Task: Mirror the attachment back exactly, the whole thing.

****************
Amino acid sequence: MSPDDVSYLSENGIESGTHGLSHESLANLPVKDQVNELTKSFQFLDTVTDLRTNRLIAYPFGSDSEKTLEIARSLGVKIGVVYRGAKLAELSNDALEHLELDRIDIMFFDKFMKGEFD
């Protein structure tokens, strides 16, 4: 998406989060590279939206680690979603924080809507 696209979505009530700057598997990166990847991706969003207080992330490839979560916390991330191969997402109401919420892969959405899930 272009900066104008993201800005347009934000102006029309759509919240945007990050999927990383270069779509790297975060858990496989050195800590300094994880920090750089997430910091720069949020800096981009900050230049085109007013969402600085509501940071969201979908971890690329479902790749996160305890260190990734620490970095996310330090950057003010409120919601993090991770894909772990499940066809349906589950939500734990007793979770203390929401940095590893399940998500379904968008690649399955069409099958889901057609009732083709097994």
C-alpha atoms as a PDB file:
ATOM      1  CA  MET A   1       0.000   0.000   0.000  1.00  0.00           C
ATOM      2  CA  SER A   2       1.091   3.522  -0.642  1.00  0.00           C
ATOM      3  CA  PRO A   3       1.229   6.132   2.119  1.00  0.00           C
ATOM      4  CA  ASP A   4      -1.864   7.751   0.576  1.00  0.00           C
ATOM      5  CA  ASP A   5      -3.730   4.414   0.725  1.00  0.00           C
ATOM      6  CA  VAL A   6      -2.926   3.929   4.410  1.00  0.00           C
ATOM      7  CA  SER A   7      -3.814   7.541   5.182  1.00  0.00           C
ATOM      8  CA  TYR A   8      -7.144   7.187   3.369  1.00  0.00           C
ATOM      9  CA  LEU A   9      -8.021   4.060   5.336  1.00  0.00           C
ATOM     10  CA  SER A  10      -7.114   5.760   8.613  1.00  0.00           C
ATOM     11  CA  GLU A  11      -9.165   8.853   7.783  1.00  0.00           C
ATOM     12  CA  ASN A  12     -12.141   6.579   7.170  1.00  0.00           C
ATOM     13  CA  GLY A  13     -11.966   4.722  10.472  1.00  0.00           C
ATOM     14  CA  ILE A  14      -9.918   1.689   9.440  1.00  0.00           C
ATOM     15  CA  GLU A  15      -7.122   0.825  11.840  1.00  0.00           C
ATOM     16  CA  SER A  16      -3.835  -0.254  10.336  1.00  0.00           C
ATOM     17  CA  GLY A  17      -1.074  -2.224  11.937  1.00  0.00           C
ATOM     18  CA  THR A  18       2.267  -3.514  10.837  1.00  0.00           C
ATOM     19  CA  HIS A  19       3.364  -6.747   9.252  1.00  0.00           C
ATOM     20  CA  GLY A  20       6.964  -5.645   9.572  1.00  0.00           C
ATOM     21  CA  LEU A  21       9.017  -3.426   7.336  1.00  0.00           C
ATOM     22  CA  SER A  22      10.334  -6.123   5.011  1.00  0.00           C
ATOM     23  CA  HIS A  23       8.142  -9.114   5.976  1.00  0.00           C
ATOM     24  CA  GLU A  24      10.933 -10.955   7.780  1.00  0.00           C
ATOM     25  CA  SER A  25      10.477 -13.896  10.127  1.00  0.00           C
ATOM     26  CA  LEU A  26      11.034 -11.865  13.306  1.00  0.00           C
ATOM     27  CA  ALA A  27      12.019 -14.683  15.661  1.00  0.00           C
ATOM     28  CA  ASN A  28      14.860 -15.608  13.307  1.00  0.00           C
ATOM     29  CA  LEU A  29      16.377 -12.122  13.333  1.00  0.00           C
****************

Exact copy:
Amino acid sequence: MSPDDVSYLSENGIESGTHGLSHESLANLPVKDQVNELTKSFQFLDTVTDLRTNRLIAYPFGSDSEKTLEIARSLGVKIGVVYRGAKLAELSNDALEHLELDRIDIMFFDKFMKGEFD
């Protein structure tokens, strides 16, 4: 998406989060590279939206680690979603924080809507 696209979505009530700057598997990166990847991706969003207080992330490839979560916390991330191969997402109401919420892969959405899930 272009900066104008993201800005347009934000102006029309759509919240945007990050999927990383270069779509790297975060858990496989050195800590300094994880920090750089997430910091720069949020800096981009900050230049085109007013969402600085509501940071969201979908971890690329479902790749996160305890260190990734620490970095996310330090950057003010409120919601993090991770894909772990499940066809349906589950939500734990007793979770203390929401940095590893399940998500379904968008690649399955069409099958889901057609009732083709097994």
C-alpha atoms as a PDB file:
ATOM      1  CA  MET A   1       0.000   0.000   0.000  1.00  0.00           C
ATOM      2  CA  SER A   2       1.091   3.522  -0.642  1.00  0.00           C
ATOM      3  CA  PRO A   3       1.229   6.132   2.119  1.00  0.00           C
ATOM      4  CA  ASP A   4      -1.864   7.751   0.576  1.00  0.00           C
ATOM      5  CA  ASP A   5      -3.730   4.414   0.725  1.00  0.00           C
ATOM      6  CA  VAL A   6      -2.926   3.929   4.410  1.00  0.00           C
ATOM      7  CA  SER A   7      -3.814   7.541   5.182  1.00  0.00           C
ATOM      8  CA  TYR A   8      -7.144   7.187   3.369  1.00  0.00           C
ATOM      9  CA  LEU A   9      -8.021   4.060   5.336  1.00  0.00           C
ATOM     10  CA  SER A  10      -7.114   5.760   8.613  1.00  0.00           C
ATOM     11  CA  GLU A  11      -9.165   8.853   7.783  1.00  0.00           C
ATOM     12  CA  ASN A  12     -12.141   6.579   7.170  1.00  0.00           C
ATOM     13  CA  GLY A  13     -11.966   4.722  10.472  1.00  0.00           C
ATOM     14  CA  ILE A  14      -9.918   1.689   9.440  1.00  0.00           C
ATOM     15  CA  GLU A  15      -7.122   0.825  11.840  1.00  0.00           C
ATOM     16  CA  SER A  16      -3.835  -0.254  10.336  1.00  0.00           C
ATOM     17  CA  GLY A  17      -1.074  -2.224  11.937  1.00  0.00           C
ATOM     18  CA  THR A  18       2.267  -3.514  10.837  1.00  0.00           C
ATOM     19  CA  HIS A  19       3.364  -6.747   9.252  1.00  0.00           C
ATOM     20  CA  GLY A  20       6.964  -5.645   9.572  1.00  0.00           C
ATOM     21  CA  LEU A  21       9.017  -3.426   7.336  1.00  0.00           C
ATOM     22  CA  SER A  22      10.334  -6.123   5.011  1.00  0.00           C
ATOM     23  CA  HIS A  23       8.142  -9.114   5.976  1.00  0.00           C
ATOM     24  CA  GLU A  24      10.933 -10.955   7.780  1.00  0.00           C
ATOM     25  CA  SER A  25      10.477 -13.896  10.127  1.00  0.00           C
ATOM     26  CA  LEU A  26      11.034 -11.865  13.306  1.00  0.00           C
ATOM     27  CA  ALA A  27      12.019 -14.683  15.661  1.00  0.00           C
ATOM     28  CA  ASN A  28      14.860 -15.608  13.307  1.00  0.00           C
ATOM     29  CA  LEU A  29      16.377 -12.122  13.333  1.00  0.00           C